The bus turned a corner and started ascending up the side of the mountain. I watched as the lake came into view and slowly started getting farther away. The bus winded up the roads getting higher and higher as we began to tower over the sprawling lake. I started having a feeling that we weren't going to head back down via bus, but I kept my expectations high. We had been waiting for this trip since we spotted the lake from atop a mountain across the valley during our hike in Gresse-en-Vercors.
We were headed to a town bearing the same name as the lake: Monteynard. I had looked it up on Google the day before and the website was filled with smiling families, windsurfers, boats and pools. It looked like the perfect waterfront getaway, just to take a walk in the brisk fall air along the side of a lake. I couldn't wait to sit by a big window in a café with a cappuccino looking out at the water. I knew it would probably be pretty desolate: it wasn't tourist season and it was Sunday, and if anyone has ever spent time in France, it's pretty common knowledge that there is no movement at all on Sundays. So I wasn't expecting much more than a couple of lakeside photos and a nice warm drink at a café.
When we got off the bus, we were not where we had expected to be (to put it in the simplest of terms). However, we saw the lake below and saw a trail behind the church that we decided to follow. Spirits up with our goal in reach, we began to descend the hillside towards the lake. The path weaved through a large field, home to a horse and a donkey, whose eyes followed us as we walked by. The open path soon turned to forest and the trail diminished in size until we had to walk one by one through the tall trees. It quickly turned into a full-on hike, one that we weren't expecting, nor were we prepared for, and the vision of reaching an esplanade along the lake was quickly deteriorating. Eventually, the path disappeared altogether and we were left stranded in a forest on the side of the mountain with stone ruins of ancient french structures on one side and a straight drop down to the water on the other.
We decided at that point that it may be a good time to turn around and head back to the town, which, like all french villages, had a church, but unlike other french villages we were used to close the city, had zero restaurants... or businesses in general. After a climb back up to the town disposing us at the bus stop, we checked the schedule, tail between our legs because we didn't see what we came for. Next bus: 4 hours. 4 hours! It was just about three o' clock, the sun was sinking in the sky, and we had no shelter to occupy ourselves in the near-freezing weather. We considered hitch-hiking, but neither of us had the guts to leave our thumbs raised in the air for each passing car. We walked to the next bus stop, which took a total of ten minutes, so we still had 3 hours and 50 minutes ahead of us.
Our next bright idea was to follow the bus route to the next stop to see how far we could get, and maybe stumble upon some kind of restaurant in the next town over. Only ten minutes away by car, we figured it was plenty doable, so away we went. Let me just say right now that ten minutes by car is a lot longer by foot in 3˚C. We found ourselves caught on the side of the winding mountain roads with a beautiful view (which was incredible) but not so hopeful prospects as each turn in the road was followed by another twist without a destination in sight.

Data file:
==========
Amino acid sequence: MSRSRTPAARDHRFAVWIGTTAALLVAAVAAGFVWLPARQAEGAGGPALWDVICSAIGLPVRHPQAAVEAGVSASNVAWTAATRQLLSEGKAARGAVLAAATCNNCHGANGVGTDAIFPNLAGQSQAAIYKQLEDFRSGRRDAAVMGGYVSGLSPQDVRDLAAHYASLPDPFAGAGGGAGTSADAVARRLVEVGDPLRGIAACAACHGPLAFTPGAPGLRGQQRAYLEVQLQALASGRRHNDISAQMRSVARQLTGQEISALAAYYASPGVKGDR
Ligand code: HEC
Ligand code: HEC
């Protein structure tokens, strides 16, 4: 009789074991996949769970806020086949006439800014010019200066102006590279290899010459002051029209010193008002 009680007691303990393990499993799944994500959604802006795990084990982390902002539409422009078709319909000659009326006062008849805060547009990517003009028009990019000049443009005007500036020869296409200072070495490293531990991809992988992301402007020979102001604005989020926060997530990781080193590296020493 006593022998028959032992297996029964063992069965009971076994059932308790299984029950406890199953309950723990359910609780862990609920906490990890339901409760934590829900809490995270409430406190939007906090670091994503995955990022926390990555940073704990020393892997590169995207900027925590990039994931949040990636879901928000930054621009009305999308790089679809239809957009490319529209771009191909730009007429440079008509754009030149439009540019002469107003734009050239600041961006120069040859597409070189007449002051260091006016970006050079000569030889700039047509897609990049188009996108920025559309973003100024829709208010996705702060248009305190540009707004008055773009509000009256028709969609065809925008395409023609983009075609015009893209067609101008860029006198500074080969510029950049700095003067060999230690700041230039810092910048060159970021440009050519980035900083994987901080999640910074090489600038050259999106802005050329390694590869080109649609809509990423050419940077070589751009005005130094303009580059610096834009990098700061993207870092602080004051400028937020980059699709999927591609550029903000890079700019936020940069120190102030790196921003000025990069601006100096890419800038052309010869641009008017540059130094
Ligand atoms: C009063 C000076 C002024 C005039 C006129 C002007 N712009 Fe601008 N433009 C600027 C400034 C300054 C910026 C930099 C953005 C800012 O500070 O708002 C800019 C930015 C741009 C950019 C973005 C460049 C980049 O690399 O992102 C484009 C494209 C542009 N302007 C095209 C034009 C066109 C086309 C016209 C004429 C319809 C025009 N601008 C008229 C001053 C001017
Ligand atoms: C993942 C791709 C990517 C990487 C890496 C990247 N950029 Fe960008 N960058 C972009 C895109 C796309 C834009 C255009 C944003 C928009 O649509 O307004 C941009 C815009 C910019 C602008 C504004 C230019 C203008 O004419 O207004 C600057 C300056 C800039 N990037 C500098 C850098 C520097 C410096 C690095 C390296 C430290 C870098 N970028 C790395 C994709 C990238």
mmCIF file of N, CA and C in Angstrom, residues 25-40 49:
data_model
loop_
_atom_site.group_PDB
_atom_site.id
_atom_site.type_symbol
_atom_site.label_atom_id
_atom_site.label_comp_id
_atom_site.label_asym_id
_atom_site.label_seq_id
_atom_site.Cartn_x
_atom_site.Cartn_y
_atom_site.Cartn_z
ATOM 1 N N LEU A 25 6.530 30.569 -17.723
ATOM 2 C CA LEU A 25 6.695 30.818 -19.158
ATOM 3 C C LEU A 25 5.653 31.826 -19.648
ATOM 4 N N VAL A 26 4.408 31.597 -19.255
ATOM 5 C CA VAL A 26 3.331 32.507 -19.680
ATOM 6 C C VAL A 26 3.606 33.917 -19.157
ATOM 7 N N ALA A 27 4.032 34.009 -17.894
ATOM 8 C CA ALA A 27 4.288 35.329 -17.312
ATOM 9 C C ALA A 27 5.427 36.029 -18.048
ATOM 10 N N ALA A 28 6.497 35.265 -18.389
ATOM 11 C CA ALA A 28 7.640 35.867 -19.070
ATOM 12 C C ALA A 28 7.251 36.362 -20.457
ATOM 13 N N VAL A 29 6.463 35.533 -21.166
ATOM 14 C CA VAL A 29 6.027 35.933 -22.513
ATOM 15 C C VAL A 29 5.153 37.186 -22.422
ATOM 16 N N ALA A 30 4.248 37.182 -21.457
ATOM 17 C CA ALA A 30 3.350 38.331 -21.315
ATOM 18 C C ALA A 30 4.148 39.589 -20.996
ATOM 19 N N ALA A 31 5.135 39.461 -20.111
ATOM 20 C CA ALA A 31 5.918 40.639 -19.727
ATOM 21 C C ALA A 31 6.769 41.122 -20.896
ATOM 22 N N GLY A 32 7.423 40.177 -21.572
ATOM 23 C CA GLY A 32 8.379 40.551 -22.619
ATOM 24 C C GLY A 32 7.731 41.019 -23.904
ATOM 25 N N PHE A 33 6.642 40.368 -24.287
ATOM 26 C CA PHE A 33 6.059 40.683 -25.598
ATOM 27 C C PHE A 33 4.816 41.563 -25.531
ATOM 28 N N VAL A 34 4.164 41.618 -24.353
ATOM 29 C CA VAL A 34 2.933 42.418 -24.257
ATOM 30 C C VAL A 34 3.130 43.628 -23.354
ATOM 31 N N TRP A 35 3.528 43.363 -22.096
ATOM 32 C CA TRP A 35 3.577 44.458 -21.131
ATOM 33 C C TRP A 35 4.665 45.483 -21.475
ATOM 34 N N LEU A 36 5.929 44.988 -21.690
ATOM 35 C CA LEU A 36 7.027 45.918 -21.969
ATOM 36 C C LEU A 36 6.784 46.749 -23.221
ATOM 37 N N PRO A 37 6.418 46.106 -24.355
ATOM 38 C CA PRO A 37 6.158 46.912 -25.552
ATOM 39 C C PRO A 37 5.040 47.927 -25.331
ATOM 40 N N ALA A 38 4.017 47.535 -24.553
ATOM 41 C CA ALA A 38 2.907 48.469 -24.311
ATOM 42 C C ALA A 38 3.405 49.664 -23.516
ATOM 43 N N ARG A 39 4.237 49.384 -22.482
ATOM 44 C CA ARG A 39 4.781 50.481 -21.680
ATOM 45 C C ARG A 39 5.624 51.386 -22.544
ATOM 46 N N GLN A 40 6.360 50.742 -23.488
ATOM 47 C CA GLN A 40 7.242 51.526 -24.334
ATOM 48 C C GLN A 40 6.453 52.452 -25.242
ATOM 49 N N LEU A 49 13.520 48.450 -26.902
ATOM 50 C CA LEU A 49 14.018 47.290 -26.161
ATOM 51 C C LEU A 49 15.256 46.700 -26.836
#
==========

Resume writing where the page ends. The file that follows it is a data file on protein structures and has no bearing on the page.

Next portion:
With frozen fingers, dead phones and empty stomachs, we continued along as the sun fell behind the mountains and we finally reached the next bus stop in a town with just as little life and vitality as the previous. A man and his dog appeared down the road, headed in our direction and a flicker of hope flashed across our minds... but then quickly fizzled when he answered, no, there isn't a restaurant in this town and the closest one was still a car ride away. There was a market (with a sign that read pizza à emporter), but it was Sunday, so no, it wasn't open. With heavy hearts, we decided to walk to the church to see, at least, if we could sit down in a shelter. It was closed.
As we turned the corner ready to face the next hour and then some on a bench waiting for a bus that we only hoped would come, a can pulled into the parking lot of the market. We froze in our steps, eyes wide, and looked at each other. It was too good to be true. A women stepped out, opened the door to the market and flicked on the lights. We practically pranced down the road despite our lack of energy towards the sign with the word pizza. We opened the door and the heat of the building instantly began to thaw our frozen limbs.
The woman was amazingly accommodating, and although the market was made for shopping and take-out, she cleared a table for the two lost Americans in the middle of a remote mountain village and we made it our hideaway until we felt we had overstayed our welcome, which luckily, coincided closely enough with the scheduled bus time back to Grenoble.
So the moral of the story is that 'winging it' isn't the best approach to exploring the mountains as the season changes from fall to winter, especially on a Sunday in France. For all the pain and wandering, I just hope the photos were worth the torture. And maybe, eventually, we'll make it to the lake.